Engaging the Community in Cancer Moonshot Initiative

James-Cancer-Hospital-OSUCCCCancer treatments and outcomes have improved in recent years, thanks to advances in gene sequencing. By studying the molecular structure and the biological mechanisms involved in cancer, scientists can help make more therapies available to more patients, while also improving their ability to prevent cancer and detect it at an early stage.

The National Cancer Institute (NCI) has been capturing the gene profiles of cancer for the past decade, cataloging and sharing them with participating researchers around the country. While the collection has become an invaluable resource for ongoing research, the data have been found lacking in certain types of cancers that are uncommon or very rare, as well as those that occur within certain understudied populations.

To address the gaps in cancer research profiling, the NCI has established a national Participant Engagement and Cancer Genome Sequencing (PE-CGS) Network as part of the nation’s Cancer Moonshot Initiative. This network aims to promote and support direct engagement of diverse and underrepresented cancer patients and post-treatment cancer survivors as participants in cancer research to improve access to data from advanced tumor profiling and to add knowledge about cancer outcomes across diverse patient populations.

The NCI has awarded The Ohio State University College of Medicine a $2.5 million grant to serve as the PE-CGS network’s coordinating center for the next five years. This Ohio State team is led by John Bridges, PhD, professor and associate chair of Biomedical Informatics (BMI); Qin Ma, PhD, associate professor of Biomedical Informatics; and Electra Paskett, PhD, professor of Internal Medicine in the Division of Cancer Prevention and Control. The team also includes Soledad Fernandez, PhD, vice chair of BMI; Heather Hampel, MS, professor of Internal Medicine in the Division of Human Genetics; Greg Young; Norah Crossnohere and Neena Thomas.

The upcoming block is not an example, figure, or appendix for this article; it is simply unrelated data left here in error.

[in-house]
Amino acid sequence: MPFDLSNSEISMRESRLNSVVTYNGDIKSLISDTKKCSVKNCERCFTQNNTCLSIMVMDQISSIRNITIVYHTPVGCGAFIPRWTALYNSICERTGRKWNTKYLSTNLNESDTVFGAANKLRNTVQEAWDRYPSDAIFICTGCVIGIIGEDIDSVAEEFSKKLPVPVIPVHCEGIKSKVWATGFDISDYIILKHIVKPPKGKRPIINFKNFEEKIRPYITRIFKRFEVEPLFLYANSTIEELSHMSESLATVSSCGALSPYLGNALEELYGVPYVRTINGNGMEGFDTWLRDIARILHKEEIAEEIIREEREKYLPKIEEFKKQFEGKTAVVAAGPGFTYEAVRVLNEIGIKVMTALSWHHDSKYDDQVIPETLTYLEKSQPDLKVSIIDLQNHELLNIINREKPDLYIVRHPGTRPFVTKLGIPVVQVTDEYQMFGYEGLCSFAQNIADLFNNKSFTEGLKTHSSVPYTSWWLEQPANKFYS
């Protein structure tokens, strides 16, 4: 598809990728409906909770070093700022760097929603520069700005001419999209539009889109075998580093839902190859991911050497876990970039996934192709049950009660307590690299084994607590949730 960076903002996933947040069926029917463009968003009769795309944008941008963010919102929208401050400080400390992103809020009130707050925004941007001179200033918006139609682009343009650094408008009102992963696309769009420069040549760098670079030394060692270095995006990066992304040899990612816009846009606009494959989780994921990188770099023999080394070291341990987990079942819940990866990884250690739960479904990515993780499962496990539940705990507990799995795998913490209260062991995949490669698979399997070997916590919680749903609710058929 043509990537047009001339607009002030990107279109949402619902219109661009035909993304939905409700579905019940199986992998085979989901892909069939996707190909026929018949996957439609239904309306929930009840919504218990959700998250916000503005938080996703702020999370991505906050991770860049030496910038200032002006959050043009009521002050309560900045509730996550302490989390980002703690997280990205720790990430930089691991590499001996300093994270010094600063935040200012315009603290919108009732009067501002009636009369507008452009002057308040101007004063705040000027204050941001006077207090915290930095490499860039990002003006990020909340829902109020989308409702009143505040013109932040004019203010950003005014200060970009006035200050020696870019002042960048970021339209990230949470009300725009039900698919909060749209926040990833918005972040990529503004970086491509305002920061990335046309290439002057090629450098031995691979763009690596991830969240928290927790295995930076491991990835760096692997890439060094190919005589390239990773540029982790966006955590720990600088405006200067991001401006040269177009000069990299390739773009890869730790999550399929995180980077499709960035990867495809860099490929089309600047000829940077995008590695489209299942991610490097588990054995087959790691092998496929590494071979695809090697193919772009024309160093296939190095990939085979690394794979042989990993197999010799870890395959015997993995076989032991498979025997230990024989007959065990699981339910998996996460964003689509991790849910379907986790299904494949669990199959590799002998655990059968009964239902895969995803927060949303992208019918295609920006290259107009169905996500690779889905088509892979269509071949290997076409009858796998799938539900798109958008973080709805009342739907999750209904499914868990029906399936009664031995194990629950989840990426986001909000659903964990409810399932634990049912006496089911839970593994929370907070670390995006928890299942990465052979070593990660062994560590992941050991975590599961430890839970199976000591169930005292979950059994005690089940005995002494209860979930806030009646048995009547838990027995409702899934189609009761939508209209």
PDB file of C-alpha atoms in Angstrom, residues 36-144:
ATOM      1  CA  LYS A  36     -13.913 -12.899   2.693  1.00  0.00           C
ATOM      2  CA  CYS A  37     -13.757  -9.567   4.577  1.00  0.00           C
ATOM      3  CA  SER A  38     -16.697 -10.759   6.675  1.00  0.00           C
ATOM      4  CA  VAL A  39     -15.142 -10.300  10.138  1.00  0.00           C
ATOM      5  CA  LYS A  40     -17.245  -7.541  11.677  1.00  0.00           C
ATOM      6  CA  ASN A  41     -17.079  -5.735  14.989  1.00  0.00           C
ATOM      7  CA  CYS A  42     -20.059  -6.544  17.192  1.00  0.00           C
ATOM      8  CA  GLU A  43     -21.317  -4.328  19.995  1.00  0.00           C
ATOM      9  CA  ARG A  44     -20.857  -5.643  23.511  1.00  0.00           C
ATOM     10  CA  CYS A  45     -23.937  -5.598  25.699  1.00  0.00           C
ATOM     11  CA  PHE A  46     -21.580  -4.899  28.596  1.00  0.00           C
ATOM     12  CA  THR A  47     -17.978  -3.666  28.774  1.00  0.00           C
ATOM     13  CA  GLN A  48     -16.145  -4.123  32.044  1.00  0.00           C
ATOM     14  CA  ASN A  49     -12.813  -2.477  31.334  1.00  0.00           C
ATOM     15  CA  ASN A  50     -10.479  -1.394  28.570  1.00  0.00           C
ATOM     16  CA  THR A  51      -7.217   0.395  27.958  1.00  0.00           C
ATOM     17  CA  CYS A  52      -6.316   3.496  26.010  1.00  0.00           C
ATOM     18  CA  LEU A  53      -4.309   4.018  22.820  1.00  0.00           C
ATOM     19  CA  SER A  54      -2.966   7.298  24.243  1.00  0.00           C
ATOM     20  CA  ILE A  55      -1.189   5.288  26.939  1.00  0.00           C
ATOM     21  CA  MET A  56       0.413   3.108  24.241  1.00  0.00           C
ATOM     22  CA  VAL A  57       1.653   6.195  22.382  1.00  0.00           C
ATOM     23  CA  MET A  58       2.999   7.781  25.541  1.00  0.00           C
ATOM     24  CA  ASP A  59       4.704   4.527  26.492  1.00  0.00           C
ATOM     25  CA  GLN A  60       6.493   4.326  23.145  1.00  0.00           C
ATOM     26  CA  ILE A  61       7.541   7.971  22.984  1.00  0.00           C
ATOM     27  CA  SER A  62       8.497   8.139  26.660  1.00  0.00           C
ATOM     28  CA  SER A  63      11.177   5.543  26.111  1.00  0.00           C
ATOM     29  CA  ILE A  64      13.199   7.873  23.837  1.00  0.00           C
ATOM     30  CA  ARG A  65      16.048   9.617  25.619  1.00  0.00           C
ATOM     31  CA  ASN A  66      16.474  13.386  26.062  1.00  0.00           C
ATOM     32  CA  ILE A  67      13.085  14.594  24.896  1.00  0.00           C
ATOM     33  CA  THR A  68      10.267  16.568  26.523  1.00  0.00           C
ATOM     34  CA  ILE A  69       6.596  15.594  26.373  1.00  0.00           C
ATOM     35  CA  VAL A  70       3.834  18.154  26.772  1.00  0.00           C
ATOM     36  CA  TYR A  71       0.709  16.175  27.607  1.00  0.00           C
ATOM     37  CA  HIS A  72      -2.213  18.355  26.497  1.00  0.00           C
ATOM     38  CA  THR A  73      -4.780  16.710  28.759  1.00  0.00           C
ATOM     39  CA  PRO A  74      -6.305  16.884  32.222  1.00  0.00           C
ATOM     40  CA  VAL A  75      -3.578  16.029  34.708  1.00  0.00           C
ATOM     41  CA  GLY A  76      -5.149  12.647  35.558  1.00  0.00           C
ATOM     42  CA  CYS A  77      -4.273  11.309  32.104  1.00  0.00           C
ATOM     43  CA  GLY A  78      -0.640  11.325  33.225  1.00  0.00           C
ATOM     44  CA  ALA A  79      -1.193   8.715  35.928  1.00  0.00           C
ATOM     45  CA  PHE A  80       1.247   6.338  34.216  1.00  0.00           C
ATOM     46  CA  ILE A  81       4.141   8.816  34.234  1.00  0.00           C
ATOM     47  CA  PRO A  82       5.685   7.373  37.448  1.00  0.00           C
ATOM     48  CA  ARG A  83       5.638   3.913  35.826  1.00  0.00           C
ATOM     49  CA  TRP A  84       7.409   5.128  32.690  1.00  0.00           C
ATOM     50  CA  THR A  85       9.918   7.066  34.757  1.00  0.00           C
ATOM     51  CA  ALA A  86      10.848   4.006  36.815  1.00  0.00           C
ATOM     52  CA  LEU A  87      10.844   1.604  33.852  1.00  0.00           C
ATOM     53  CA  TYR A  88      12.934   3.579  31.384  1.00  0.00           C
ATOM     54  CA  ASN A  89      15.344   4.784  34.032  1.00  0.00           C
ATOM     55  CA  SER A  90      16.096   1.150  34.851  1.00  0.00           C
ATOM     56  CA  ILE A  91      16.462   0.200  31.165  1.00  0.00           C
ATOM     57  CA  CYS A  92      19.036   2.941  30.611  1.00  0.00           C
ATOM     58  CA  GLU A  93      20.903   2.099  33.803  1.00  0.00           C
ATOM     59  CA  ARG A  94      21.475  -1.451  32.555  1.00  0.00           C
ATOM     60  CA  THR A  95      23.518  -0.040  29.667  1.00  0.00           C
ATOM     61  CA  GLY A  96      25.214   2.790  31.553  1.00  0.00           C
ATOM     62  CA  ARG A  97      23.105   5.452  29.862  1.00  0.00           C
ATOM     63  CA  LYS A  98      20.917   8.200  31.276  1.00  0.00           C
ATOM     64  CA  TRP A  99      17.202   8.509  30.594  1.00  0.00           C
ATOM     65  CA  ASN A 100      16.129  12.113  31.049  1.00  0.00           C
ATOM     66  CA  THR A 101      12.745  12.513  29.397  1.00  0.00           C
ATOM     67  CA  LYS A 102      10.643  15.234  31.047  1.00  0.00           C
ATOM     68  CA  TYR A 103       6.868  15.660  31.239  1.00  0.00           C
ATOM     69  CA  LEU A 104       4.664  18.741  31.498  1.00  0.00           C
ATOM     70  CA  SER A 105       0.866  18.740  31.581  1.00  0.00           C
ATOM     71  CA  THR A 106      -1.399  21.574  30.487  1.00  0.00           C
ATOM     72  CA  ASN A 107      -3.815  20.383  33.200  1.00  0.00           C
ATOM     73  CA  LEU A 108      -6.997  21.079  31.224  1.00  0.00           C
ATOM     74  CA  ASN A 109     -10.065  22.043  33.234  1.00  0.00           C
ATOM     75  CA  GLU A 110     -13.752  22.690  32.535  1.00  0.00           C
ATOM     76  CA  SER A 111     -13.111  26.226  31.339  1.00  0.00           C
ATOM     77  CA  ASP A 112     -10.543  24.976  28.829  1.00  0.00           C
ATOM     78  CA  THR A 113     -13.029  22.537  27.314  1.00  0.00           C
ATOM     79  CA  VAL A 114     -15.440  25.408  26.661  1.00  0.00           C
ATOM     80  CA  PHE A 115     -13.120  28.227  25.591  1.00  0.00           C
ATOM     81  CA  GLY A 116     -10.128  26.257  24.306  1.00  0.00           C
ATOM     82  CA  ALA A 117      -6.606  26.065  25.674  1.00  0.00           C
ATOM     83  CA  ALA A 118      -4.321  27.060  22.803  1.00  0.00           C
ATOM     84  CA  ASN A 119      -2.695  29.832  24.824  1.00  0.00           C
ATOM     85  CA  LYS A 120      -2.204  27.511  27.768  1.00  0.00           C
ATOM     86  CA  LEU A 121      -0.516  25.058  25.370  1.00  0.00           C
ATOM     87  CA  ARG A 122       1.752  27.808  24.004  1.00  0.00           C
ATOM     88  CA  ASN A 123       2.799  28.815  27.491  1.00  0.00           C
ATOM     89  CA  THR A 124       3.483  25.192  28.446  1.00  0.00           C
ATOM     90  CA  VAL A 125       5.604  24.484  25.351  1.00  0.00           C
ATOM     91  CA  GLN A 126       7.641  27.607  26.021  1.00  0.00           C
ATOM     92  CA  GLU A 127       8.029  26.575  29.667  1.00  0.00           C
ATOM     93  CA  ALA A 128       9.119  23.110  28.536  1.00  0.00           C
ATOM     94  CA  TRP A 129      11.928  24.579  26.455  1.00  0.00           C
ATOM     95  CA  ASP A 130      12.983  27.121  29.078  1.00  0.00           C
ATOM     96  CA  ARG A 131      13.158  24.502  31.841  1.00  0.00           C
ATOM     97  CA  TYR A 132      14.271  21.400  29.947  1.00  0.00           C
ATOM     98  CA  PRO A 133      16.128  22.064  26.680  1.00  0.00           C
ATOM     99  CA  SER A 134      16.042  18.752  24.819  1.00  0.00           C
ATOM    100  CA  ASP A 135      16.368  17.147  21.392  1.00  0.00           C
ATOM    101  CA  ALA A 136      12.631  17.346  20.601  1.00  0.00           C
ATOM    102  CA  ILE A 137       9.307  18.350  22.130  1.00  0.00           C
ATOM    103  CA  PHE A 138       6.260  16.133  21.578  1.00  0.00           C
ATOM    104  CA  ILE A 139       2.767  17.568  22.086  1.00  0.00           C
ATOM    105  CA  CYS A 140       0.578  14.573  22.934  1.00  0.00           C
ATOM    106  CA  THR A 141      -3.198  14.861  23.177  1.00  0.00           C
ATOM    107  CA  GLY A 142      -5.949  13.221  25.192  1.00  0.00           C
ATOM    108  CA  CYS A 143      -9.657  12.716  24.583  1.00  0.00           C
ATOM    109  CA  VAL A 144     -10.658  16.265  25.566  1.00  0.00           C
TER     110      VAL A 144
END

This coordinating center will provide the network of participating researchers and their community partners with administrative support, guidance in scientific activities, development and coordination of outreach and communications channels, and development and implementation of standardized approaches to data collection and processing, including guidance of “best practices” in community engagement.

“Ohio State is uniquely positioned to serve as the PE-CGS Network’s coordinating center,” says Dr. Bridges, who is also director of the PE-CGS network’s coordinating center. “We have the necessary infrastructure in place, including the people, the resources and the experience, as well as a long-established record of engaging the community in research.”

The coordinating team will help ensure the significance of the collected work of the PE-CGS Network, facilitate well-organized communication and standards within the network, and contribute to the dissemination and implementation of findings and experience of the network. It will also create a Summer Scholar Program and add a post-doctoral position that will contribute to a diverse pool of future scientists from underrepresented groups, thanks to the generous support of The Ohio State University Comprehensive Cancer Center.

“Greater participant engagement in genomics studies is needed to understand how cancer effects all Americans.” says Dr. Bridges. “This new NCI network will engage minority groups that have traditionally be underrepresented in previous studies and address existing evidence gaps for rare and pediatric cancers.”